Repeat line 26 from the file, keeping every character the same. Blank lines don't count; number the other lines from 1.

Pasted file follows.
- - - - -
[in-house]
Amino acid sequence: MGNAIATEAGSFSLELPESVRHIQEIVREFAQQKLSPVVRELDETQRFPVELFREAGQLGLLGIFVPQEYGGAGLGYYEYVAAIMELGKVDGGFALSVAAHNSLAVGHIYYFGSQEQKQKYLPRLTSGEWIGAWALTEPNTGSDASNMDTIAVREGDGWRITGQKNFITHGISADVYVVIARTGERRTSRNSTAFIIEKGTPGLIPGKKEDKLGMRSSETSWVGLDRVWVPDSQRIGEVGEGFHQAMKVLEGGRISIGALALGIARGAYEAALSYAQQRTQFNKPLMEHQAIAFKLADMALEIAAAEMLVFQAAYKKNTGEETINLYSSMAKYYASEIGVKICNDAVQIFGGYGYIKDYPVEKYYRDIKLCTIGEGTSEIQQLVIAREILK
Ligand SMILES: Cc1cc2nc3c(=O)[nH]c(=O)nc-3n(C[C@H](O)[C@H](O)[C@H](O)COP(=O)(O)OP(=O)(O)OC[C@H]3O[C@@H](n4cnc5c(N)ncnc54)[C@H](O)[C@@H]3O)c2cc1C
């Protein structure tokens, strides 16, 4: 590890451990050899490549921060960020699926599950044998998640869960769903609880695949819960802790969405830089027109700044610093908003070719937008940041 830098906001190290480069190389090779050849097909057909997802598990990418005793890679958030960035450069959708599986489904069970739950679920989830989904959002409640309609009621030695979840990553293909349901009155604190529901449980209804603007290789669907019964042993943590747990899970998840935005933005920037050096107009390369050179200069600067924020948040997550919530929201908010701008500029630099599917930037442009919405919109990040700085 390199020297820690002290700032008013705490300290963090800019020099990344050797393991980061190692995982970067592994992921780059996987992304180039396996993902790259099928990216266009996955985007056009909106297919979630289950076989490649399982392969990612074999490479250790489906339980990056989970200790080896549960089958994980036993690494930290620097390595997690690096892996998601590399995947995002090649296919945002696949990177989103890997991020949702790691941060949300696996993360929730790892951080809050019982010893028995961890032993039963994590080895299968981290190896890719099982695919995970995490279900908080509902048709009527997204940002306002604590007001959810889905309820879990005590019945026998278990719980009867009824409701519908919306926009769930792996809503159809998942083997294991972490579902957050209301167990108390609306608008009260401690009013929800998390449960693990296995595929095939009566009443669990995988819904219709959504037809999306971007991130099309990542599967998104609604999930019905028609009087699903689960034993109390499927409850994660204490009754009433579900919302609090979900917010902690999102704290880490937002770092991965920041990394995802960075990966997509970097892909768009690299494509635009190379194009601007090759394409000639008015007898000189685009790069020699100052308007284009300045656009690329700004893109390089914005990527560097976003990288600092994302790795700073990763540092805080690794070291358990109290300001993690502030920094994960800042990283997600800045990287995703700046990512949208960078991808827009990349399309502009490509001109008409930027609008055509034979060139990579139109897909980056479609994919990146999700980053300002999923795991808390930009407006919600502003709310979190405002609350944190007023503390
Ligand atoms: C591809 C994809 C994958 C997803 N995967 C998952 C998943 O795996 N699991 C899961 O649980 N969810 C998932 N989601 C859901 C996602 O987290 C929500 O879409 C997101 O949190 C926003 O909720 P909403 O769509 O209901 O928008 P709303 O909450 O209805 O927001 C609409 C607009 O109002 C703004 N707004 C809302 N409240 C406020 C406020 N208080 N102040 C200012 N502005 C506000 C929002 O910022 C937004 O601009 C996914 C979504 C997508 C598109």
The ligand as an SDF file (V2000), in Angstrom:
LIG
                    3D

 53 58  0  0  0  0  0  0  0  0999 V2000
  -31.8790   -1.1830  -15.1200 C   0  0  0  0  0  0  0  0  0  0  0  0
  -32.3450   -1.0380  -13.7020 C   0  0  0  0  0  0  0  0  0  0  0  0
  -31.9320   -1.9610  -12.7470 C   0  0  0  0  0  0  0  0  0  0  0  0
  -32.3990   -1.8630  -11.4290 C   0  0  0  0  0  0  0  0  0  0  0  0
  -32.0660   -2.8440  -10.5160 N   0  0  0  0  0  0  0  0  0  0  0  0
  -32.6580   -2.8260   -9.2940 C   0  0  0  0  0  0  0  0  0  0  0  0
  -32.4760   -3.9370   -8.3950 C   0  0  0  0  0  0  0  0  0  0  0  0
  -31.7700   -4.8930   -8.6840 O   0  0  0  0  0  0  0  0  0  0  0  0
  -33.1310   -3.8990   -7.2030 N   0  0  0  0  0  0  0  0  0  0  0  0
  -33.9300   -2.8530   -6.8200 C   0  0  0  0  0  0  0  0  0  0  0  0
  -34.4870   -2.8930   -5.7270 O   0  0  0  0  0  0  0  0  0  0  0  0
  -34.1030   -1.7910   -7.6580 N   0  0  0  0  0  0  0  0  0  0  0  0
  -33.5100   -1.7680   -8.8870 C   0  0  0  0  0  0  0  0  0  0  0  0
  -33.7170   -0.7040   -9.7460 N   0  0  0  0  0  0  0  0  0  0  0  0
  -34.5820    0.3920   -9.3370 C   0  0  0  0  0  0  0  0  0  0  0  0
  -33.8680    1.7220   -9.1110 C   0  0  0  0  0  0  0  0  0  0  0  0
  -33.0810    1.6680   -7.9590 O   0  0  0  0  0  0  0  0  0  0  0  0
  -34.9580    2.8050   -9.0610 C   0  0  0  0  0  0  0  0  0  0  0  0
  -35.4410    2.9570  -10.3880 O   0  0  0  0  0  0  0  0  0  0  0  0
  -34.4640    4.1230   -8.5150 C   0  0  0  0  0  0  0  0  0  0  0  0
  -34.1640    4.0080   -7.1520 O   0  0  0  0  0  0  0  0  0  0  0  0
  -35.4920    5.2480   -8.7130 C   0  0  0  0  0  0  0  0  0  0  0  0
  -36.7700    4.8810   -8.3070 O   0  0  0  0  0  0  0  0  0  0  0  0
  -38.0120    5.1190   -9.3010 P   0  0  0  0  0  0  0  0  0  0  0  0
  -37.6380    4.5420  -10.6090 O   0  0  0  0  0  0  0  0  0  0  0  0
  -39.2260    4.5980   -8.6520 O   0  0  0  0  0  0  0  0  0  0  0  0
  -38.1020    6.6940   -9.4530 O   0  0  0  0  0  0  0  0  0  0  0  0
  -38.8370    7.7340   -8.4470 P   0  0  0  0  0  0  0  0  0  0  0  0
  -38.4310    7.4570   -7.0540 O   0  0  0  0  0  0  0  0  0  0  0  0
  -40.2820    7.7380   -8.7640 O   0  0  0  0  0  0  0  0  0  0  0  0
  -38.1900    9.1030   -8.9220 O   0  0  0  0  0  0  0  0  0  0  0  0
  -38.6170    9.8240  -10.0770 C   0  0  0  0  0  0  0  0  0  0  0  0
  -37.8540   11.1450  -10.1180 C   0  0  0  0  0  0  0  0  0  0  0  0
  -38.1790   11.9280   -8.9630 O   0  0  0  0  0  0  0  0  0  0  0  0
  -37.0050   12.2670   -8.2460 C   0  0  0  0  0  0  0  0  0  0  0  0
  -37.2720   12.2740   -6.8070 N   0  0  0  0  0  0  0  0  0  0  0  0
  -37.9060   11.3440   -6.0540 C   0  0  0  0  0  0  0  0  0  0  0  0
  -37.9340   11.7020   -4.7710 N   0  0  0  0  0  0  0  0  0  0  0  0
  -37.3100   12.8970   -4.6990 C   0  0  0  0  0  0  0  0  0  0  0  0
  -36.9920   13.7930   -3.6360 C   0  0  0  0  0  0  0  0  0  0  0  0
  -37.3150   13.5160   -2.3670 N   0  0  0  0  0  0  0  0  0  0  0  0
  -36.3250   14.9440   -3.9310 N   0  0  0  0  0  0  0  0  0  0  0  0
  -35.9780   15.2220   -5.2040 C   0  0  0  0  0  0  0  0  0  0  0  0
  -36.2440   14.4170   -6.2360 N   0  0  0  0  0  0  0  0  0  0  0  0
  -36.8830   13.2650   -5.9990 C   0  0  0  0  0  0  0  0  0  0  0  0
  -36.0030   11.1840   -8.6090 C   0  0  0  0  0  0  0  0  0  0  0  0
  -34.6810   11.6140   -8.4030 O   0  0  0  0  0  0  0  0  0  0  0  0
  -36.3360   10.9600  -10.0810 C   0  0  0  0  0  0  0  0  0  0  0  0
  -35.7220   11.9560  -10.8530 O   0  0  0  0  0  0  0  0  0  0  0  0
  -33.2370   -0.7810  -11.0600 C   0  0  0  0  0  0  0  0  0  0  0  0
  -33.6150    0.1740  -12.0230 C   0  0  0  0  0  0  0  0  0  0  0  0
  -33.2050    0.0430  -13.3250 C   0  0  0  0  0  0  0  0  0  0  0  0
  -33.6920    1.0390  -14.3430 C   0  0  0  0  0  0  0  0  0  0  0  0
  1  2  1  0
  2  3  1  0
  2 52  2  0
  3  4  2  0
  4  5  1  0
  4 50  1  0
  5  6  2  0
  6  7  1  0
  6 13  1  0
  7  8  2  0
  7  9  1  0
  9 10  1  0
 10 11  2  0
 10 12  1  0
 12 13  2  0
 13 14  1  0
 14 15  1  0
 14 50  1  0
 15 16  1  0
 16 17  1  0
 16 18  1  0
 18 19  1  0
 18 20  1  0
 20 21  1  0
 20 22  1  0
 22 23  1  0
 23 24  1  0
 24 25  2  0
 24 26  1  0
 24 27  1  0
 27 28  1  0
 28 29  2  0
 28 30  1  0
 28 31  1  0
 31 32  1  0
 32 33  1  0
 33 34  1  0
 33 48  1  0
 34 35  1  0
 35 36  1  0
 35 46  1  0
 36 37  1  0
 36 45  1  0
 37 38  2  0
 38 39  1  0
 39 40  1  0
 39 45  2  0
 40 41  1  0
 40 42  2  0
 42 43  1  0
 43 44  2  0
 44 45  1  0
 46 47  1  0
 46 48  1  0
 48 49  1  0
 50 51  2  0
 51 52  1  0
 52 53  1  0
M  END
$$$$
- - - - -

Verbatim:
  -33.0810    1.6680   -7.9590 O   0  0  0  0  0  0  0  0  0  0  0  0